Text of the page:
Nationwide has warned that house price inflation is set to plummet to zero next year.
The Bank of England quarterly inflation report last week said that two interest rate cuts will be needed next year in order to stem an economic slowdown. The bank’s forecasts show that inflation would fall well below its 2 per cent target in two years time if interest rates remain at the current level but inflation is likely to remain above its target for the whole of next year.
In its own forecasts for next year, Nationwide says a slower economy, stretched affordability, tighter credit conditions and lower buy-to-let demand will hit house prices.
The company says that although interest rate cuts and tight supply will provide some support to price growth, it is unlikely to prevent a significant slowdown.
Chief economist Fionnuala Earley says: “House prices recorded another strong year in 2007, underpinned by significant economic momentum, ongoing housing shortages and strong buy-to-let demand.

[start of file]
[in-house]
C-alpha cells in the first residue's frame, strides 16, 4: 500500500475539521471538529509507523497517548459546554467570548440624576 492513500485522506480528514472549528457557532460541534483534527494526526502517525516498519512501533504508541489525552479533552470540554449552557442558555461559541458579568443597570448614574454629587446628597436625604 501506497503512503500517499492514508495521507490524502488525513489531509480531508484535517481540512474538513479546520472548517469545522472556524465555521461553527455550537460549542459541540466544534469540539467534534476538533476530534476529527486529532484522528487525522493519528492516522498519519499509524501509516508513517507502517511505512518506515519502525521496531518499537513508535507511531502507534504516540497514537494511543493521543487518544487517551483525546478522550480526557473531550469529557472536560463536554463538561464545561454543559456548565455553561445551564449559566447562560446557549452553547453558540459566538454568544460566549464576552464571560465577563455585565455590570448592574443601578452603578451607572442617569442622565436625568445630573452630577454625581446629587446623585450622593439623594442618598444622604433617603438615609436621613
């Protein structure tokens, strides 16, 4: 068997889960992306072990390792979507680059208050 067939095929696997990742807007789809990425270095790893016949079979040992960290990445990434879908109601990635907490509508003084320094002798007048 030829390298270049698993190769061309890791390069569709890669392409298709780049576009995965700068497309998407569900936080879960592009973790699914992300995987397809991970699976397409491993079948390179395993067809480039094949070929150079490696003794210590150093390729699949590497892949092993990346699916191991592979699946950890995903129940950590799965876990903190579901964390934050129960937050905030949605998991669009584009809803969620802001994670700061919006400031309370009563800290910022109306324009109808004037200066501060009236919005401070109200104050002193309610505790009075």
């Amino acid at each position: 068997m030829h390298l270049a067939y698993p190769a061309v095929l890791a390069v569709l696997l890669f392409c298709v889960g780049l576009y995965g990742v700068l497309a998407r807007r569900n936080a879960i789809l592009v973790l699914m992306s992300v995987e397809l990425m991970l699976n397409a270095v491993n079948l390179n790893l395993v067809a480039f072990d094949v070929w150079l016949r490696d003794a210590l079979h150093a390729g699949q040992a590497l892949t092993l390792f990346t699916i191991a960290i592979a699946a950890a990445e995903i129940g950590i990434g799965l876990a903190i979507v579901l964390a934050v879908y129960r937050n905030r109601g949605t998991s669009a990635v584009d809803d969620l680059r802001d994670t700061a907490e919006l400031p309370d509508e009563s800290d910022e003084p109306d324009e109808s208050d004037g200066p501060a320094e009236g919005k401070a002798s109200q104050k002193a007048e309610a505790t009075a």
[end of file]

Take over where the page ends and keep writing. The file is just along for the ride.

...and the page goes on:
“We forecast house price growth of 5-8 per cent in December last year and, with two months go, it looks like the middle to upper end of this range will be achieved. The supply side of the market will still be characterised by widespread housing shortages, in spite of Government targets to increase housebuilding.”
Assetz chief executive Stuart Law says: “Nationwide, like most building societies, tends to underestimate house price inflation significantly at the beginning of each year. Next year appears to be no different, with its prediction of 0 per cent. In contrast, I would expect house prices to increase by 5 per cent in 2008.